RET accreditations in Australia to hit 4 GW in 2019
Willogoleche wind farm in South Australia. Image by Engie (www.engie.com.au)
Power plants in Australia with a combined capacity of some 4 GW will secure accreditation under the country’s Renewable Energy Target (RET) this year, breaking the 2018 record of 3.5 GW.
This is according to an overview by the Clean Energy Regulator (CER) last week, which confirms that the RET capacity added since 2016 reached 7.3 GW at the end of September. This is more than enough to meet the 2020 RET. There are also 4.3 GW of renewable power projects fully financed and under construction, and 1.6 GW whose realisation is subject to power purchase agreements (PPAs).
According to official data, only 19% of projects tracked by CER since 2016 have been underpinned by Australia’s three largest electricity retailers -- AGL, Energy Australia and Origin. The regulator said recent additions to the pipeline have been driven by smaller market players and corporate PPAs.
Utility-scale investment has moderated, but Australia is experiencing growth in the mid-scale solar segment as the economics of behind-the-meter solar remain strong, CER noted. This year, capacity additions from systems of 100 kW to 5 MW under the large-scale renewable energy target (LRET) are expected to reach 200 MW, up from 113 MW in 2018.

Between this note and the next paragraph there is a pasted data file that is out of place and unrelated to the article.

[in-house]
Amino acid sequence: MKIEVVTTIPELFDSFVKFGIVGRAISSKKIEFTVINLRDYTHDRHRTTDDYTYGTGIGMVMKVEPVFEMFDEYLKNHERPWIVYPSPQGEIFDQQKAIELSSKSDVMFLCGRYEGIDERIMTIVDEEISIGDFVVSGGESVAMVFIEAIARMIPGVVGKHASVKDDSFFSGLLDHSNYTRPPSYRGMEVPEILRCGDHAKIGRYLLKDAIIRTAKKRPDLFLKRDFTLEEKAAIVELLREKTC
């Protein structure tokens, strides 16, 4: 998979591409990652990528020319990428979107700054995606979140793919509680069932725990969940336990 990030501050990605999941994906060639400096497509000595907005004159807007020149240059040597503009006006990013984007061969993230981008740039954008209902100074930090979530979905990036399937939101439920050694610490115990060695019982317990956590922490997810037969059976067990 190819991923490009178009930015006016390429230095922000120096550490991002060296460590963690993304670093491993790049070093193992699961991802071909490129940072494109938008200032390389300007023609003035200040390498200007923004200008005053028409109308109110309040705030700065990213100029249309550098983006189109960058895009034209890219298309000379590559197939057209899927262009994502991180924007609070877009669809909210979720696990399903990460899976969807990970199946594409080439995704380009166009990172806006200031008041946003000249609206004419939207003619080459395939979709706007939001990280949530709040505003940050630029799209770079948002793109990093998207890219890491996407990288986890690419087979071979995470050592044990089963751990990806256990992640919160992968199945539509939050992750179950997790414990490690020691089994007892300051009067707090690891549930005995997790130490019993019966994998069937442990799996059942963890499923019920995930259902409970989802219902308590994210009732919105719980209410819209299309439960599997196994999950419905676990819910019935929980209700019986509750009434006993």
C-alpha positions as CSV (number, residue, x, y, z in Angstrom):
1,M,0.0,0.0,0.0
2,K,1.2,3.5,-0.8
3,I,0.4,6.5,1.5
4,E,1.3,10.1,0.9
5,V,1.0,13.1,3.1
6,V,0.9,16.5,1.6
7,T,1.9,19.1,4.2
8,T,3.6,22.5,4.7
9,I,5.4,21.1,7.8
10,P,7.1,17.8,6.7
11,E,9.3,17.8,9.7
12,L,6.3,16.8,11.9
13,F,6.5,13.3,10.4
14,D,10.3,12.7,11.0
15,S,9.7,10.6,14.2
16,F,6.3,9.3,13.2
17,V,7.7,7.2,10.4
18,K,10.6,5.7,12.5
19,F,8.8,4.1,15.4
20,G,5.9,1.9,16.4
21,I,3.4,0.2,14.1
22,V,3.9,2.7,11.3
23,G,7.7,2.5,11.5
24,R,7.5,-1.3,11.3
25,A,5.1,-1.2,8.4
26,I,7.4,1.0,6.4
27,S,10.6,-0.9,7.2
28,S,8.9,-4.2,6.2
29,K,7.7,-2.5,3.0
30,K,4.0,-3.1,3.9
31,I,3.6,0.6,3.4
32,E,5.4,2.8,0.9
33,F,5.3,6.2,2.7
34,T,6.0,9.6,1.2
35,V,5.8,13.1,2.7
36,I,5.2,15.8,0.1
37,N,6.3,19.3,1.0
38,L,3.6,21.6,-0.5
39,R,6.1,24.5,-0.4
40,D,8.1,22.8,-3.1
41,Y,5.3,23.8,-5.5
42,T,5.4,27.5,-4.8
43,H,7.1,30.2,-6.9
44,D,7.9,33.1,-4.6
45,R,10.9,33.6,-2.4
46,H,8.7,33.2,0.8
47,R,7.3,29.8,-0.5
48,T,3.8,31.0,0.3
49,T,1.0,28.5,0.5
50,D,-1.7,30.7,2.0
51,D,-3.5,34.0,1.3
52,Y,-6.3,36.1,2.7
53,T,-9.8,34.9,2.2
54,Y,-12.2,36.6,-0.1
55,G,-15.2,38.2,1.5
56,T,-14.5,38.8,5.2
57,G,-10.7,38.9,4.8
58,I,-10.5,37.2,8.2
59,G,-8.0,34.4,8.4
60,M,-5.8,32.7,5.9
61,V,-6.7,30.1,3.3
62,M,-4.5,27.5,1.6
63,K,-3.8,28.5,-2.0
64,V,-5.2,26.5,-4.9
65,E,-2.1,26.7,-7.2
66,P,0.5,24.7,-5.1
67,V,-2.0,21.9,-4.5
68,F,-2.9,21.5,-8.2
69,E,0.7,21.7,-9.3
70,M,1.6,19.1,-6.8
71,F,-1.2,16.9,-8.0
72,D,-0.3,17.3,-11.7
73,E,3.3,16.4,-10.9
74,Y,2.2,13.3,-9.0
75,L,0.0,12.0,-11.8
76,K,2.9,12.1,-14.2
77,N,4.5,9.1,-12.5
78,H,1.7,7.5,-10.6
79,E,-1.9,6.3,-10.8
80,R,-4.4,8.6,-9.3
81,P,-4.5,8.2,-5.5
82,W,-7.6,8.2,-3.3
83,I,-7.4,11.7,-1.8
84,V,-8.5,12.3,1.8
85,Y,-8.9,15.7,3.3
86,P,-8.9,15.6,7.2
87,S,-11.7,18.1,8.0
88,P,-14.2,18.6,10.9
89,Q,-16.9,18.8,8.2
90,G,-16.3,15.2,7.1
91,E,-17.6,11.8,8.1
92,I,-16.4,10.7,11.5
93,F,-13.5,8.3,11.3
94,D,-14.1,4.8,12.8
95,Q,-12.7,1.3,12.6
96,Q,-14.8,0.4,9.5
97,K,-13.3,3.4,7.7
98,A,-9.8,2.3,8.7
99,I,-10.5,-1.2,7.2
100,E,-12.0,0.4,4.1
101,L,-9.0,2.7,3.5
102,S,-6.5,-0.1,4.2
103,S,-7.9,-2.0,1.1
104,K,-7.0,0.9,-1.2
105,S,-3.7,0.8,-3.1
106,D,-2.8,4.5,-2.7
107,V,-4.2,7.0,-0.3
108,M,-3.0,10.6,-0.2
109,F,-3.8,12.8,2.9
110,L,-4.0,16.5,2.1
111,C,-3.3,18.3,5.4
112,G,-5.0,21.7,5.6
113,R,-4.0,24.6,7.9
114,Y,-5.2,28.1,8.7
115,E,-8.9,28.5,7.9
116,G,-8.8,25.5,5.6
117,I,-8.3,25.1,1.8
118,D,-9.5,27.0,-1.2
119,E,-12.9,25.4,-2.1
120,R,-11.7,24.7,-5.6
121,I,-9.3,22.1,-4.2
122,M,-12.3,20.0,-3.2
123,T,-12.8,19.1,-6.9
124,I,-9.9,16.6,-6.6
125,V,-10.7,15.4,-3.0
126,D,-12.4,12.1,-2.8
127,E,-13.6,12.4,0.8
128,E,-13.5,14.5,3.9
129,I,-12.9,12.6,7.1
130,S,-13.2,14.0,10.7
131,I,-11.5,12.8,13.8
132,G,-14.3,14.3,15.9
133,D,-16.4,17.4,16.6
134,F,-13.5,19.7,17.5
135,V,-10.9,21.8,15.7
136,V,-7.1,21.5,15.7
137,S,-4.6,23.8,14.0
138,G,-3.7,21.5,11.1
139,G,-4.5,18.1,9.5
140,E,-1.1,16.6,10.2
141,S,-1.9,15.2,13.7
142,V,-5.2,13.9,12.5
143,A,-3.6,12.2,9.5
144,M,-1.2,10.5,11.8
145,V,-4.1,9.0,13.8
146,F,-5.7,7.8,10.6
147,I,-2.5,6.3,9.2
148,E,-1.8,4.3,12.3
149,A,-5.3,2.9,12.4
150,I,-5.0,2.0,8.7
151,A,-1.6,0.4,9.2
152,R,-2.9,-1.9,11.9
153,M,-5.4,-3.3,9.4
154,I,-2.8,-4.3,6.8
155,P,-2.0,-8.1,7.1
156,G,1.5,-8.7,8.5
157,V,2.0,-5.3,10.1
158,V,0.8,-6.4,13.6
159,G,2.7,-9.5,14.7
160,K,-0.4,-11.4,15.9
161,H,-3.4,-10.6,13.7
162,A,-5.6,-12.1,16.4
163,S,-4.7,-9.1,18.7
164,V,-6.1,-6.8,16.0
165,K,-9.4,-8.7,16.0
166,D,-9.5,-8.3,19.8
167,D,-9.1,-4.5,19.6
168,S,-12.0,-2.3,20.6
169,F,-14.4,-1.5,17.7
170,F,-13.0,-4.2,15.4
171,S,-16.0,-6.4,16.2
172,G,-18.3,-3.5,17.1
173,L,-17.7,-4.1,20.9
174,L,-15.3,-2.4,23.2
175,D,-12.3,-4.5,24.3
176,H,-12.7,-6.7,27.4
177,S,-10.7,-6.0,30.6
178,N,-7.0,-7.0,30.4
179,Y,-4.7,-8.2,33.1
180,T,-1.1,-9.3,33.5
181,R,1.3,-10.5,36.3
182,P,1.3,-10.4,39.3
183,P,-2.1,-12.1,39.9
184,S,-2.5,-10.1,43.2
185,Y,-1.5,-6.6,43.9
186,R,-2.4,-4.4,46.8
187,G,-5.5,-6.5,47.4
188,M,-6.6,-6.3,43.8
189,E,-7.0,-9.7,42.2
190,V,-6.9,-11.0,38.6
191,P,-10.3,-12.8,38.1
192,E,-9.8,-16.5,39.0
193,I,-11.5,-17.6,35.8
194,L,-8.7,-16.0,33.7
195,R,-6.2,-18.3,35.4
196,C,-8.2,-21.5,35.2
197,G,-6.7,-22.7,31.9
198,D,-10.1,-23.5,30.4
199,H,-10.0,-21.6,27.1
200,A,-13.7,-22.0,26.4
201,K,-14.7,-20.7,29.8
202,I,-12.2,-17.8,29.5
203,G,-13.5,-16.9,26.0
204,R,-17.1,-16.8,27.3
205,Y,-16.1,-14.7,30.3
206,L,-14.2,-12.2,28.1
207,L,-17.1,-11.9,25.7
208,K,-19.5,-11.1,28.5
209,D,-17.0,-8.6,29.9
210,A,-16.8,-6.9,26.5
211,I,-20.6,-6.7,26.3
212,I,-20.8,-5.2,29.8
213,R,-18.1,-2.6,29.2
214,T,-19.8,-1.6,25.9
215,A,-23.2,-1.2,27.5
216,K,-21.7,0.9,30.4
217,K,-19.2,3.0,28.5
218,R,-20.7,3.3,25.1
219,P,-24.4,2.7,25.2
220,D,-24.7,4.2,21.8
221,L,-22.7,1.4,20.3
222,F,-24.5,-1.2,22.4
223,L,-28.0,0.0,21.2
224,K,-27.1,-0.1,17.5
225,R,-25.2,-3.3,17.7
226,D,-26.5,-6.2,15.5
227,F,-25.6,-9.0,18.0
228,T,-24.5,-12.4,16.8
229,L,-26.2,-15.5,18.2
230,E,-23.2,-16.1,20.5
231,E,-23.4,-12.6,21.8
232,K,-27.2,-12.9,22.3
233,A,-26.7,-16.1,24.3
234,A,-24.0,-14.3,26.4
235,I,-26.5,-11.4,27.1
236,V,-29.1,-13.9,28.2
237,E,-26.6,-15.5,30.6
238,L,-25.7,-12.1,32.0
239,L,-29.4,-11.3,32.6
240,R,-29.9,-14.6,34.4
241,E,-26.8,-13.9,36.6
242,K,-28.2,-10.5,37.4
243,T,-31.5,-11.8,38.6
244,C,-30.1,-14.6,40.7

When a power plant gets RET accreditation in Australia, it starts receiving large-scale generation certificates (LGCs) for the electricity it produces. "Liable entities" have to buy these certificates, generating extra revenues for renewable power generators. The spot price of the LGCs has been on the slide for quite some time. It fell from roughly AUD 85 (USD 59/EUR 53) in January 2018 to AUD 47.50 in December 2018, and then to a low of AUD 31 in March 2019. In June and July it jumped to AUD 48 and it mid-October it stood at AUD 44.
CER says the LGC forward prices for 2020 and 2021 are at AUD 34.75 and AUD 15.60, respectively.
The table below shows the regulator’s expectations for LGC supply and demand in the 2019 assessment year.
LGC balance February 14, 2019
Expected LGC supply (available for 2019 surrender)
ACT government scheme
Shortfall charge refunds
Total balance (before any shortfall options taken)